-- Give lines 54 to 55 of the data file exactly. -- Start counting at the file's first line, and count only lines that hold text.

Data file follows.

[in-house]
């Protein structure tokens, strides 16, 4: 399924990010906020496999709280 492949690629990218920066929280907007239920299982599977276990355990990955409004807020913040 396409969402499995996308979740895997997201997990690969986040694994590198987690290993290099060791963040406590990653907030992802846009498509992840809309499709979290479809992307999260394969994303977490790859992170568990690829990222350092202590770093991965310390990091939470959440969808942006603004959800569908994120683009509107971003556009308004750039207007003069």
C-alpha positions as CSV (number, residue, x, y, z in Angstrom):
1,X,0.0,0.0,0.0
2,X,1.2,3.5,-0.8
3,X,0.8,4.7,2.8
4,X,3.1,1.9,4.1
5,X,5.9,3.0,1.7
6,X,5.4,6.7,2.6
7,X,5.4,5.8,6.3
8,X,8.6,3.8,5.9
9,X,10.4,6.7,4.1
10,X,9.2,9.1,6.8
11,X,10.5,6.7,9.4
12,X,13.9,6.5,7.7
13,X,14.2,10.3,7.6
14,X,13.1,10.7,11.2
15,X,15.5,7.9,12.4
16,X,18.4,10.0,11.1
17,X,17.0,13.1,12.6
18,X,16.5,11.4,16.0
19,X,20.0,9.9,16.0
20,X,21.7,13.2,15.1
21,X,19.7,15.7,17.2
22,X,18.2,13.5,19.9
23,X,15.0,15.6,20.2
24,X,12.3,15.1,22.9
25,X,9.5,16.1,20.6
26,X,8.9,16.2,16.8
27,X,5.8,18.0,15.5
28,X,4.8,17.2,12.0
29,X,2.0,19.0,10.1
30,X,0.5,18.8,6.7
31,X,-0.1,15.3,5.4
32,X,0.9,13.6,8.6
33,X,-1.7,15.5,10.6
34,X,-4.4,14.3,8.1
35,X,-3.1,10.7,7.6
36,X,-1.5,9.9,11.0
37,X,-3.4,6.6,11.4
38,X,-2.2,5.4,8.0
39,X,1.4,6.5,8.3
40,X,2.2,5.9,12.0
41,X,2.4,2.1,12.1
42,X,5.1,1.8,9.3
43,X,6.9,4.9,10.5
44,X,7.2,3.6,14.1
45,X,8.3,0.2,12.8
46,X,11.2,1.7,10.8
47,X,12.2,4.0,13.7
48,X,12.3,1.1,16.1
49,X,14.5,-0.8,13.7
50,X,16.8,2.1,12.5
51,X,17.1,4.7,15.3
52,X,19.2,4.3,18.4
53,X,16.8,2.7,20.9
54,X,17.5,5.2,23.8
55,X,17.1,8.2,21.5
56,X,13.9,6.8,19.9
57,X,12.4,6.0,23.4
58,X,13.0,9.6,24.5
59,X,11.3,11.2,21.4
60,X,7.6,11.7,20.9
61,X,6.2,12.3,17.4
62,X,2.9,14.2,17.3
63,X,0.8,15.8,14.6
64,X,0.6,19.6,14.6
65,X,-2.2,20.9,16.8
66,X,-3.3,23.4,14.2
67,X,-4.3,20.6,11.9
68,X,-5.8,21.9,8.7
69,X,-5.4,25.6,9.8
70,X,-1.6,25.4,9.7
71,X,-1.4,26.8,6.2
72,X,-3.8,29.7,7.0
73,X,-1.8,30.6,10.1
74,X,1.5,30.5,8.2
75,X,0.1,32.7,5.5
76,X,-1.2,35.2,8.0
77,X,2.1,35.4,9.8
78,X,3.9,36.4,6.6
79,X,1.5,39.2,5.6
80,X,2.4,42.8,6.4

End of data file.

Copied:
51,X,17.1,4.7,15.3
52,X,19.2,4.3,18.4